I have childhood memories of Kitty Lawrence, who i think was CFL's widow, but must have been much younger than him when they married. I'm not sure whether or not she was a writer. Their house was accessed from a pathway down by that white bungalow on the left, but I don't know if it is still standing.

*April 15, 1873 – June 29, 1940 - Ed



Friday 27th September at the Salinae Centre  

from 9:30am till 12pm.

There will be tea, coffee and cakes available and also a

raffle with some great prizes.

If you're unable to go but still want to donate then you can, 

  by texting COFFEE 51E to 70550. One text is £5 and all 

money goes to Macmillan to help support the great work 

they do.

(Laura Estcourt)


The Winsford Salt Fair is an annual event which started last year and  promoted as part of a link-up between the three Mid-Cheshire salt towns, Winsford, Middlewich and Northwich.
This year's Salt Fair ended on the 15th September, but there are more events to come in Northwich and Middlewich in September and October
Middlewich Heritage has information on the Winsford Fair and also events in Middlewich and Northwich scheduled for this month and next month. We'll bring you more details of these events soon.


Sunday 8 September 2013


by Dave Roberts
It's That Man Again! Another addition to our growing collection of Harry Jackson pictures courtesy of Stuart Warren Twigg, showing Harry working away at what is now almost a forgotten trade - TV repair.
From the look of the set Harry is ministering to, this picture will have been taken in the late 50s/early 60s when a visit from the TV repair man was almost like a visit from the family doctor.
There were the same anxious looks from family members as the 'symptoms' were discussed; was there trouble with the vertical or horizontal hold? Was it a simple matter of a valve needing replacement? Was the co-axial cable getting a little frayed? Did the transformer need rewinding?
Or - horror of horrors - had the tube itself 'gone'?
If your tube had 'gone' then you faced the prospect of the set being taken away to the TV equivalent of hospital and being attended to by specialists such as Harry, who is seen here at, presumably, Whiston's radio repair shop in Wheelock Street assessing the chances of someone's prized set being coaxed back to life.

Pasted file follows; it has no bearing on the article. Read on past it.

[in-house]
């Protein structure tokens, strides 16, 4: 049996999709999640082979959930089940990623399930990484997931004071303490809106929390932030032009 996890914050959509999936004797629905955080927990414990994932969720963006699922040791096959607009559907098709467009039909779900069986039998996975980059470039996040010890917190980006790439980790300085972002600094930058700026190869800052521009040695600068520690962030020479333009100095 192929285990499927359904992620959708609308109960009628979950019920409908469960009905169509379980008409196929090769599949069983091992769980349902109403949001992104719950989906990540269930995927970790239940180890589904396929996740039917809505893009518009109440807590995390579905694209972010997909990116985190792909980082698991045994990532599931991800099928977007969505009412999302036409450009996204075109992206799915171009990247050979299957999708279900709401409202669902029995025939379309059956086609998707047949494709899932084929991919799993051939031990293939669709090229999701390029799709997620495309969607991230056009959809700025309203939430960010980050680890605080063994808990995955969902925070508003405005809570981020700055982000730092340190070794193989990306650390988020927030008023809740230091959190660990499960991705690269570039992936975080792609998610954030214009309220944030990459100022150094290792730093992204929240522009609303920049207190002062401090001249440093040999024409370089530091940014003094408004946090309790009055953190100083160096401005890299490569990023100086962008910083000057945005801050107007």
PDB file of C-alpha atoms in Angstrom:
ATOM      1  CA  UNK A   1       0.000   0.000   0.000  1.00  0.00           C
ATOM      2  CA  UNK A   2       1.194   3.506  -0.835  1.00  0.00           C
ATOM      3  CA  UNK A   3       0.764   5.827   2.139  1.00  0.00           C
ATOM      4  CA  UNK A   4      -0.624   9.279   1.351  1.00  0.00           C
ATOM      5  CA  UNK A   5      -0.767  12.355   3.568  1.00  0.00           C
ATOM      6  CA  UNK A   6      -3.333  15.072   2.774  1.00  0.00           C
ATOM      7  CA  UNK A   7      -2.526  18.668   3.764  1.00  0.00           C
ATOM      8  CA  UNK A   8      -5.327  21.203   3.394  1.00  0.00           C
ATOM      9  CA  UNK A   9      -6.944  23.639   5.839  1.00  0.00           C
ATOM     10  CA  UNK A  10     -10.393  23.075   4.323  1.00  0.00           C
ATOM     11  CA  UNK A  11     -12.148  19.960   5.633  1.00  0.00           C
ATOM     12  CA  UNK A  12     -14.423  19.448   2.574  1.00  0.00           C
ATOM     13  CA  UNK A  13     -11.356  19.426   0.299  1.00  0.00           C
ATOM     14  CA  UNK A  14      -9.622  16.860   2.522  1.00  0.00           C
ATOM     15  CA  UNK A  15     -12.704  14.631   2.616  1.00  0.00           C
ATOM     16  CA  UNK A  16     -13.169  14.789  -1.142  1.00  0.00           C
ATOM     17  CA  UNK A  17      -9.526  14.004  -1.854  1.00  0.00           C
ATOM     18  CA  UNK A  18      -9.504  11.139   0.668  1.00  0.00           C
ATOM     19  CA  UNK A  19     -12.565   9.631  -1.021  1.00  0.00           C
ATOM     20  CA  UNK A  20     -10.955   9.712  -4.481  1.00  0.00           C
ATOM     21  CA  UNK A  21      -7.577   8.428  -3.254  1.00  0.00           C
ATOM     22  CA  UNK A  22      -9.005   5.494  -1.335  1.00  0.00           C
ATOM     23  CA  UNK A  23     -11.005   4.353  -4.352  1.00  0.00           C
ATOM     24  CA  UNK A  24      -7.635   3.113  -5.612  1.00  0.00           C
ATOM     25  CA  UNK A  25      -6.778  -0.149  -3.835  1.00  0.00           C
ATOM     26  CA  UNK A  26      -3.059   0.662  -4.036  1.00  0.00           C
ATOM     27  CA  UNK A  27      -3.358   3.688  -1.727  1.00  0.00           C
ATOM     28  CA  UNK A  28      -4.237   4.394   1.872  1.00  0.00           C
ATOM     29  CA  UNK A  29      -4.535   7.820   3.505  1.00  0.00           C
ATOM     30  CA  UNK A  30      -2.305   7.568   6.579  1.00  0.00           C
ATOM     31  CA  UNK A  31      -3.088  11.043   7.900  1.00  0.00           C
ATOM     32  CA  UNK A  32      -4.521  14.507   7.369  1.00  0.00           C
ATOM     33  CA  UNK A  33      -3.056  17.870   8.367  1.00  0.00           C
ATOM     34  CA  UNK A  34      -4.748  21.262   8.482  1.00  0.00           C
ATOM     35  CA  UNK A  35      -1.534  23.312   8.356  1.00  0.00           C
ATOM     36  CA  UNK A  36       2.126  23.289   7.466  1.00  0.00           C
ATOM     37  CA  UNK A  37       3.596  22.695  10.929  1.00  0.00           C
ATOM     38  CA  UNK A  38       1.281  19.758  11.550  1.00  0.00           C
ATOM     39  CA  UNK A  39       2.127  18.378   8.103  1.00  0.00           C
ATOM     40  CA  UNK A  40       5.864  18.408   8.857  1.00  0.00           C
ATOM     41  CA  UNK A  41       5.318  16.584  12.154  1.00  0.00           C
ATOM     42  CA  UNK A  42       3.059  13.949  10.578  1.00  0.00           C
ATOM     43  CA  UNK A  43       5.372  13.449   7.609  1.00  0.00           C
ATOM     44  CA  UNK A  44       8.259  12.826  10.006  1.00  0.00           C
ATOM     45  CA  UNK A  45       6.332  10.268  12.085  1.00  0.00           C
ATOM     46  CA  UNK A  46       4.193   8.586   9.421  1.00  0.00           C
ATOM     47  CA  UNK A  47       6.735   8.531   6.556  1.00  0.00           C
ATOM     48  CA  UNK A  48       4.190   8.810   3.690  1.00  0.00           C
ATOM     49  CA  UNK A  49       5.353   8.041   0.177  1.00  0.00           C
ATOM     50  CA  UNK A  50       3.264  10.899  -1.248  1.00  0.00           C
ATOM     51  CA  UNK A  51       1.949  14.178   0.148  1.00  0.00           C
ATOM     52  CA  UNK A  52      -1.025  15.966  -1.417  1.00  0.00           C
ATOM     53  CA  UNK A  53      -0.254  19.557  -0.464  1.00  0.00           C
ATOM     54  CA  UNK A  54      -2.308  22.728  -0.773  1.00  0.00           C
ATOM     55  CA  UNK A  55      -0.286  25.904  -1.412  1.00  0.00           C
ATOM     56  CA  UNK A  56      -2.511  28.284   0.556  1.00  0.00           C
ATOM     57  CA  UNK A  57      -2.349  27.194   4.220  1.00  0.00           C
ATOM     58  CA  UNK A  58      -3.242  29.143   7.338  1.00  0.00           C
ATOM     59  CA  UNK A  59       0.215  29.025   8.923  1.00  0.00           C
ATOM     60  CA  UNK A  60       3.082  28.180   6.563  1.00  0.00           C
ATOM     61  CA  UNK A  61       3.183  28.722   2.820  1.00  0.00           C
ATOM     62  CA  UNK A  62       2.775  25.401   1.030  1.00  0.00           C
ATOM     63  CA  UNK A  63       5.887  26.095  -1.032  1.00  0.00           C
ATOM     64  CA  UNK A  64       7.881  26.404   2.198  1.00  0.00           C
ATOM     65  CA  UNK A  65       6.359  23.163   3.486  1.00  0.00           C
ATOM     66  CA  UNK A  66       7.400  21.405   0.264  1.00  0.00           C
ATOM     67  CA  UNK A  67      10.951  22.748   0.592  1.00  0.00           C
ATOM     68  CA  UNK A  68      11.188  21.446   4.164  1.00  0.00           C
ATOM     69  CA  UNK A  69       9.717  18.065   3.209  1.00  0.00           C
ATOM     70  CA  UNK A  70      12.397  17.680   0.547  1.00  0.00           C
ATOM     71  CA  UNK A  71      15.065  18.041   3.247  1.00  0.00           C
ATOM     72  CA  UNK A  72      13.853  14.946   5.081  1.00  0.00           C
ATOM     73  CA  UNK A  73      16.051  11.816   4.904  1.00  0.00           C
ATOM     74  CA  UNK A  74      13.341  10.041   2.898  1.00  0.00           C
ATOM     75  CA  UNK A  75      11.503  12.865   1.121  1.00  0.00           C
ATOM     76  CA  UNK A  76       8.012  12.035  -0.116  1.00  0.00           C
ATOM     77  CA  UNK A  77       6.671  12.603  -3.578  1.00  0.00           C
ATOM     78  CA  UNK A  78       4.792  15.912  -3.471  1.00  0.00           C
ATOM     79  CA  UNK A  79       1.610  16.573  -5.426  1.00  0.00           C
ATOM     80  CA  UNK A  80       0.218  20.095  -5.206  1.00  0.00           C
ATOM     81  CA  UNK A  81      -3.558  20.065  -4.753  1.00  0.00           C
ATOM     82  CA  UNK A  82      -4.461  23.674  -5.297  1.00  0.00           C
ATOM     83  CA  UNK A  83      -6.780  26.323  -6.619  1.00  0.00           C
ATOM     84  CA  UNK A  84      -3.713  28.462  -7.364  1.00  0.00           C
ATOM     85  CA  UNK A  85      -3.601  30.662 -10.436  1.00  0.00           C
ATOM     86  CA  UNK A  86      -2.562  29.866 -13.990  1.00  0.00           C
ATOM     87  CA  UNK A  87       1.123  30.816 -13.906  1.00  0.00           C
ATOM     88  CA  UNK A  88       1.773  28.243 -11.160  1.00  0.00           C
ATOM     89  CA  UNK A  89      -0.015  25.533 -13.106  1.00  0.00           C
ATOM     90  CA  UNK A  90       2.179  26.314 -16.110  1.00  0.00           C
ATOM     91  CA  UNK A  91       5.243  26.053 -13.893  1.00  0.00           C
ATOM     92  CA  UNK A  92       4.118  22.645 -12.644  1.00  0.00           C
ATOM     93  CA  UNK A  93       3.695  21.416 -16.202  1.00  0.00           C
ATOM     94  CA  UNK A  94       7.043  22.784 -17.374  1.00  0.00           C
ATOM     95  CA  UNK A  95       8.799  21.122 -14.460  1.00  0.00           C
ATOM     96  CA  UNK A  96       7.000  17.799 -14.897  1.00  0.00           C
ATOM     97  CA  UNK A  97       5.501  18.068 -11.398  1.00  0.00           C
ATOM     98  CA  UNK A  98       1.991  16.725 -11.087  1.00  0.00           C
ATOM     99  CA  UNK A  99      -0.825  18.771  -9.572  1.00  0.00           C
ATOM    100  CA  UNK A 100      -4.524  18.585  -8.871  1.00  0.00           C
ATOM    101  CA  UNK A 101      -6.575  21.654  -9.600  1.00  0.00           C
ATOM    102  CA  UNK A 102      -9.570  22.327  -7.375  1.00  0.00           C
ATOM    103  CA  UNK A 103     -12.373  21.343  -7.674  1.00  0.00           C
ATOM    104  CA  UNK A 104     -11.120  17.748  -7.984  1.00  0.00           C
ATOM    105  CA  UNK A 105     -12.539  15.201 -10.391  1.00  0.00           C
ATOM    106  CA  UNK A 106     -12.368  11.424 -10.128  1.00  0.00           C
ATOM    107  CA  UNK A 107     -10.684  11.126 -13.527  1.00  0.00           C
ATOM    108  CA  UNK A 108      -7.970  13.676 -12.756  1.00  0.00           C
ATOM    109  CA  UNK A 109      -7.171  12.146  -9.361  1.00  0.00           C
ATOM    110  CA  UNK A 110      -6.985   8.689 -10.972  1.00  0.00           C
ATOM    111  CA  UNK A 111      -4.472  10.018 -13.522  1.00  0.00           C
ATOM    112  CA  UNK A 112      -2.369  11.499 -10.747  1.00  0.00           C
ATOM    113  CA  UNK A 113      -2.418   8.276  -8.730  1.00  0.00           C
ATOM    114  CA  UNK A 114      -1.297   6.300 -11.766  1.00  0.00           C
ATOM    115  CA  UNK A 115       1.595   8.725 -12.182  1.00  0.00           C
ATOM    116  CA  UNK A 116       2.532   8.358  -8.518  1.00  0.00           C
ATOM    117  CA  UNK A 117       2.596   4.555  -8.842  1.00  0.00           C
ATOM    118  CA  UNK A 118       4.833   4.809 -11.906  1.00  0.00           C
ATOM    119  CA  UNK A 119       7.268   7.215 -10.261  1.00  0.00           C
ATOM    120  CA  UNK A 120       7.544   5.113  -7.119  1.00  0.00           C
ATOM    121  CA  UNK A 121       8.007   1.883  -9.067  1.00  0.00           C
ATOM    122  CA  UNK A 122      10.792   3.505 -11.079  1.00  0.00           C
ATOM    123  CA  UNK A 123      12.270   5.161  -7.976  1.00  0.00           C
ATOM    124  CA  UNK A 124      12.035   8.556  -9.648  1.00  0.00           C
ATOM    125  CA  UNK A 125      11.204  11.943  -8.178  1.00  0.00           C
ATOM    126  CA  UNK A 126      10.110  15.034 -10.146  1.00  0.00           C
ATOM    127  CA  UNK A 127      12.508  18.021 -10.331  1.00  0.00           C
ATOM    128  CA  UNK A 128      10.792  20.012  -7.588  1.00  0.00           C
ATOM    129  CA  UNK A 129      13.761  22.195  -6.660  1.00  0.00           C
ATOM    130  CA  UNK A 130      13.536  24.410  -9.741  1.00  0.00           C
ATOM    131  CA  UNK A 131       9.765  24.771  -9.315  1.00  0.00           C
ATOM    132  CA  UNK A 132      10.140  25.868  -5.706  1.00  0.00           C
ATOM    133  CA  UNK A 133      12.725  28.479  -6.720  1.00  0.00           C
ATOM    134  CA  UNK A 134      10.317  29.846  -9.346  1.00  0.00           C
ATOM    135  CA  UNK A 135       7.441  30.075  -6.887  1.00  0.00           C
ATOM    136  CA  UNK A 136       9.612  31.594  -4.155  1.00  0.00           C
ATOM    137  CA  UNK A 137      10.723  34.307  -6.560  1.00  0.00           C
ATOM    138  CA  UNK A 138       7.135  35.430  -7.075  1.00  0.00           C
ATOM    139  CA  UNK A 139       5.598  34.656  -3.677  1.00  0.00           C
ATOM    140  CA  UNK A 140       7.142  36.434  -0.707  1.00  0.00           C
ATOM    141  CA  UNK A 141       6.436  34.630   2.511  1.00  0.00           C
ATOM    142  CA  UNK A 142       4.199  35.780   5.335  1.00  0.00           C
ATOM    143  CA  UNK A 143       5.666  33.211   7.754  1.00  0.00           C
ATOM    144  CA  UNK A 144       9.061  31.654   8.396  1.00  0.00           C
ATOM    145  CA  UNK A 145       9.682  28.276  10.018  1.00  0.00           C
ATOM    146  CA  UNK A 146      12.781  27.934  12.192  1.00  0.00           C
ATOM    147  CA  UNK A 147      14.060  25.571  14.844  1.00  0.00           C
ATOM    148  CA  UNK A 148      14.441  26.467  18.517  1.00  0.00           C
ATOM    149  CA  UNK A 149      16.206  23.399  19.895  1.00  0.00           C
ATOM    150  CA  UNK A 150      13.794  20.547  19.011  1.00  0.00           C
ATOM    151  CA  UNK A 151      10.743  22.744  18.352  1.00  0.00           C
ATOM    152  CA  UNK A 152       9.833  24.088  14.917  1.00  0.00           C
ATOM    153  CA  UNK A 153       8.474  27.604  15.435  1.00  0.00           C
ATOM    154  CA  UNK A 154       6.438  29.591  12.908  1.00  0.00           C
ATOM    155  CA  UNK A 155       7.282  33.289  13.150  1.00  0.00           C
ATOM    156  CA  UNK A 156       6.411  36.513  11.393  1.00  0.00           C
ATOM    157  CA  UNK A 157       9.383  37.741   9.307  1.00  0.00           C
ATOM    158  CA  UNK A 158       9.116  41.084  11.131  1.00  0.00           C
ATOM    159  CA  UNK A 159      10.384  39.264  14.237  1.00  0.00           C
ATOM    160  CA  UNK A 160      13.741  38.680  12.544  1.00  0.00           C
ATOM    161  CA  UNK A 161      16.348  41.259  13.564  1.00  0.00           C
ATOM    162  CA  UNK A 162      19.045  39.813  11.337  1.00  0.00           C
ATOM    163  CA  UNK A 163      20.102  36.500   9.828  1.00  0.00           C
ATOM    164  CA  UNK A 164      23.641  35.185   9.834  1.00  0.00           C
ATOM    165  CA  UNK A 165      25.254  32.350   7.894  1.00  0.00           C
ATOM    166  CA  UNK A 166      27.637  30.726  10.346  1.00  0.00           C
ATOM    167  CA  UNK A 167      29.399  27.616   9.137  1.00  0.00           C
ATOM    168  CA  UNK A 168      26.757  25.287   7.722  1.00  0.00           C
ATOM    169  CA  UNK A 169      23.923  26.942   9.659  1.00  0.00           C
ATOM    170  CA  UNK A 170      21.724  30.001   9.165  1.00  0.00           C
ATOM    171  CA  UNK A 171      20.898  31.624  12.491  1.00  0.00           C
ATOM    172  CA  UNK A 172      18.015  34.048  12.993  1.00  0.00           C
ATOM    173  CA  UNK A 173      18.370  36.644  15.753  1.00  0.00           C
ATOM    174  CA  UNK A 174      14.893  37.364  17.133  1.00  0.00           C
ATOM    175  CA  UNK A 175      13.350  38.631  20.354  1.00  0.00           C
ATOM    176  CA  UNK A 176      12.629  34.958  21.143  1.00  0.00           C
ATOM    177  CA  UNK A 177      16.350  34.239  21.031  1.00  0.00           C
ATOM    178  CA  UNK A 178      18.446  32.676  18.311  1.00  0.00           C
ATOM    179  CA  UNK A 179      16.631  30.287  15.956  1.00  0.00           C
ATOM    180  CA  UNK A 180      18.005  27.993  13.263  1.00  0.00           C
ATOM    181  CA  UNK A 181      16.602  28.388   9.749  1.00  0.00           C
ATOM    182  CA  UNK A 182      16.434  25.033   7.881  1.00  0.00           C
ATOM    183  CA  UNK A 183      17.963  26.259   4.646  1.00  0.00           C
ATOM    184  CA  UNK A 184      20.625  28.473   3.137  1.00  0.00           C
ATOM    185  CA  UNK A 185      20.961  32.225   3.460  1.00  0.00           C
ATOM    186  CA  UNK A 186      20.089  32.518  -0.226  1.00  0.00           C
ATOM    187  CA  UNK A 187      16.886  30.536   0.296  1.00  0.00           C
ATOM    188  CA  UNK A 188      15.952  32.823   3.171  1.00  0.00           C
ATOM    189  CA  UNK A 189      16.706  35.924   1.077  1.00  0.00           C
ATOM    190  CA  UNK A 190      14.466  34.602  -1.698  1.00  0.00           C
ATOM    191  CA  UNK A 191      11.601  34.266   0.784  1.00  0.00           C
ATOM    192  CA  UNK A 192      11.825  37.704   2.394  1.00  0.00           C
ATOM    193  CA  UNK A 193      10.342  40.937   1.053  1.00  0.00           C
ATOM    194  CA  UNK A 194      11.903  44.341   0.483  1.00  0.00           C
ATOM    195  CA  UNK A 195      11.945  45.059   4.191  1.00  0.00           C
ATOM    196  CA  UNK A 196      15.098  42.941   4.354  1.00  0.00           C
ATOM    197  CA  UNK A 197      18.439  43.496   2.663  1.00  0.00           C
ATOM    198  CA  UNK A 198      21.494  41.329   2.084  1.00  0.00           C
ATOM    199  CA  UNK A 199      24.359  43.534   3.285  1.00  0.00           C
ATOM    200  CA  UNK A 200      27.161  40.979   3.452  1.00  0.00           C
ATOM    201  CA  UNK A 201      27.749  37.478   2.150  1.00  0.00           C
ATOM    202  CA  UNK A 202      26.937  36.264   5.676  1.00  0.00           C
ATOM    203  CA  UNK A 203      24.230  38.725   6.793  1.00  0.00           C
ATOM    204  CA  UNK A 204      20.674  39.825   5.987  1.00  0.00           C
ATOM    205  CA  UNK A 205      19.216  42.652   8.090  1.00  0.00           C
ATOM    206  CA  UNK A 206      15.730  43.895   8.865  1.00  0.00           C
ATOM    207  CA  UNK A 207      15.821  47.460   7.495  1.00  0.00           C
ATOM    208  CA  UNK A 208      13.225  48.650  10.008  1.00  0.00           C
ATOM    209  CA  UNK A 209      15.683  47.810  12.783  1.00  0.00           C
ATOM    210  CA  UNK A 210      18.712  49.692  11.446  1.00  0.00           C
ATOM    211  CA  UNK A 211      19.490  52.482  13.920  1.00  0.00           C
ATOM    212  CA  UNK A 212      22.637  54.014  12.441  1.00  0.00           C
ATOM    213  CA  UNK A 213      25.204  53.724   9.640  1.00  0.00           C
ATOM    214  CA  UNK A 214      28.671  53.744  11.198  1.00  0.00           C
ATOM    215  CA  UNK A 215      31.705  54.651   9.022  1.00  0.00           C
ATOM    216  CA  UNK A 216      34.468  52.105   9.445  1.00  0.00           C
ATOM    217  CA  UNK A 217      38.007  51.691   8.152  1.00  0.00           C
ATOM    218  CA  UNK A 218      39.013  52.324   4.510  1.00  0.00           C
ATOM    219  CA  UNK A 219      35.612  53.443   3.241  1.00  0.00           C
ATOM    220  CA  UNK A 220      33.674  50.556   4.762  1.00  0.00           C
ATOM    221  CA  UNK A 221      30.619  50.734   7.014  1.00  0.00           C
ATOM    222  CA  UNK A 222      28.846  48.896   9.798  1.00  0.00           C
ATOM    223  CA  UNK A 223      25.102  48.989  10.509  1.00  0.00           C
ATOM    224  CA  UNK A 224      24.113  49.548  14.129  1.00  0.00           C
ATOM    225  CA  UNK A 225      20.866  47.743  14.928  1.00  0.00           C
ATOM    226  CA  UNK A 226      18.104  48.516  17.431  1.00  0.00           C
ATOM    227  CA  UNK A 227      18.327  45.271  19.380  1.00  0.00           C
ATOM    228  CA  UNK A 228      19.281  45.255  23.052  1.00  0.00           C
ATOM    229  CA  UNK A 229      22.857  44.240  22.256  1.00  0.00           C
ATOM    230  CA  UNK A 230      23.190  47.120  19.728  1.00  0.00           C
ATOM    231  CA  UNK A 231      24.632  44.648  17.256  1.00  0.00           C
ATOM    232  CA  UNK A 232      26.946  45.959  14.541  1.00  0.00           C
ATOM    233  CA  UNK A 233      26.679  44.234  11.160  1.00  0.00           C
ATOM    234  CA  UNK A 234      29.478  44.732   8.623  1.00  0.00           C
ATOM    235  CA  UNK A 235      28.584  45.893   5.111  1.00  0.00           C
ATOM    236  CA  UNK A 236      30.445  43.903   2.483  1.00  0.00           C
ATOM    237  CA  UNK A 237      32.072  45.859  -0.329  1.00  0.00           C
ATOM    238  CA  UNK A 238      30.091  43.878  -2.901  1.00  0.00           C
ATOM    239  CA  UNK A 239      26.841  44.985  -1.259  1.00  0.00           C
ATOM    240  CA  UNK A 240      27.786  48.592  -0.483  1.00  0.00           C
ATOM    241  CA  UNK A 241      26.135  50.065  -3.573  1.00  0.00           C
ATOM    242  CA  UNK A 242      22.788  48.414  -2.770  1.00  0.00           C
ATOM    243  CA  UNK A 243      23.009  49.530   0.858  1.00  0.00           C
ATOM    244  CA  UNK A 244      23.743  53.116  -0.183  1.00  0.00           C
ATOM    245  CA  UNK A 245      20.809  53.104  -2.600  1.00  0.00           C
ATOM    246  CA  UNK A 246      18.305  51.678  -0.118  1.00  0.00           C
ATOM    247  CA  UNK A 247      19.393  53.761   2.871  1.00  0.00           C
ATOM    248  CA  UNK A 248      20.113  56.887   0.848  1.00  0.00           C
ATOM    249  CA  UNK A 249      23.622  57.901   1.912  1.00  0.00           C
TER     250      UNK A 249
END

Because of the unpredictability of valve TVs and their being so prone to breakdown, many people rented sets from Whiston's, Harold Woodbine's, Vernon Cooper's or, somewhat later, Douglas Williams & Co.
This meant that, if your set had to be taken away to be repaired, you did at least have the dubious pleasure of watching a set lent to you by your local TV rental shop.
In theory, at least, this meant uninterrupted viewing pleasure.
In practice, however, it was a bit of a mixed blessing. Loan sets were invariably badly maintained and usually had slightly blurred pictures showing people with highly elongated features like coneheads or squashed up faces like munchkins.
You were lucky if you could locate the vertical hold control in order to stop the picture rolling up and down and inducing a weird kind of motion sickness.
Illustration: BBC
In fact in those days to have a 'good picture' on your set was a cause of great pride and owners would turn on their sets for visitors to show them what a good few hours of twiddling the brightness and contrast controls could achieve.
If you had made the bold move of buying your set outright - always a very expensive business  - any breakdown involving the set being taken away led to long nights staring glumly at the corner where the TV usually resided and listening to the Light Programme or the Home Service on the wireless.
Until 1956 Middlewich could only receive one channel - BBC Television, from Holme Moss in Yorkshire. When ITV came along, in the form of  Granada TV - uncompromisingly 'from the North' - and the much brasher, showbizzy ABC 'Your Weekend Television In The North', viewers were faced with the choice of either getting a new set or buying an 'ITV Converter', a primitive early form of set-top box which could pick up  programmes from the BBC's  new competitor with the added attraction of squiggly lines all over the picture because of co-channel interference.
A 'Band 3 Converter'  in brown crackle finish,
just like the one we had.

Anyone who has ever used the tuner on one of those early 'dual channel' sets will remember the experience vividly.
A circular knob, rather like a miniature water-wheel and with segments numbered from 1 to 13 was turned, causing much flashing on the screen and clicking and crunching on sound, between BBC TV on Channel 2 and Granada/ABC on Channel 9 which came  from Winter Hill near Bolton. In fact ITV and BBC digital channels, along with a bewildering array of other offerings, still come from there.

Photo: BBC

Photo: Granada TV

Photo: Associated-British Corporation

Photo: The Countryman. 

It was all light years away from today's flat screen, multi-channel world, but TV then had an excitement about it which has all but vanished through over-familiarity and the sheer abundance of television everywhere you go these days.
For many people television has been around for over 60 years and, though it's tempting to laugh at those early days, it's such a personal medium that more often we end up shedding a few nostalgic tears instead. 

Photo: WTFK syndicate

And's the Test Card, and some music...

Photo: BBC/The Test Card Circle

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David Roberts Such was the prestige of the job in the 60s and 70s that TV techs were entitled to fuel their vehicles when there was a fuel shortage. Today it's hard going with very little manufacturer support and virtually no service manuals or fault data.

from the 'Bring Back Regional TV' Facebook Group.

(Note: No, 'David Roberts' is not me. the name's just a coincidence).



Another Middlewich Musical Evening.
On the last Wednesday evening of every month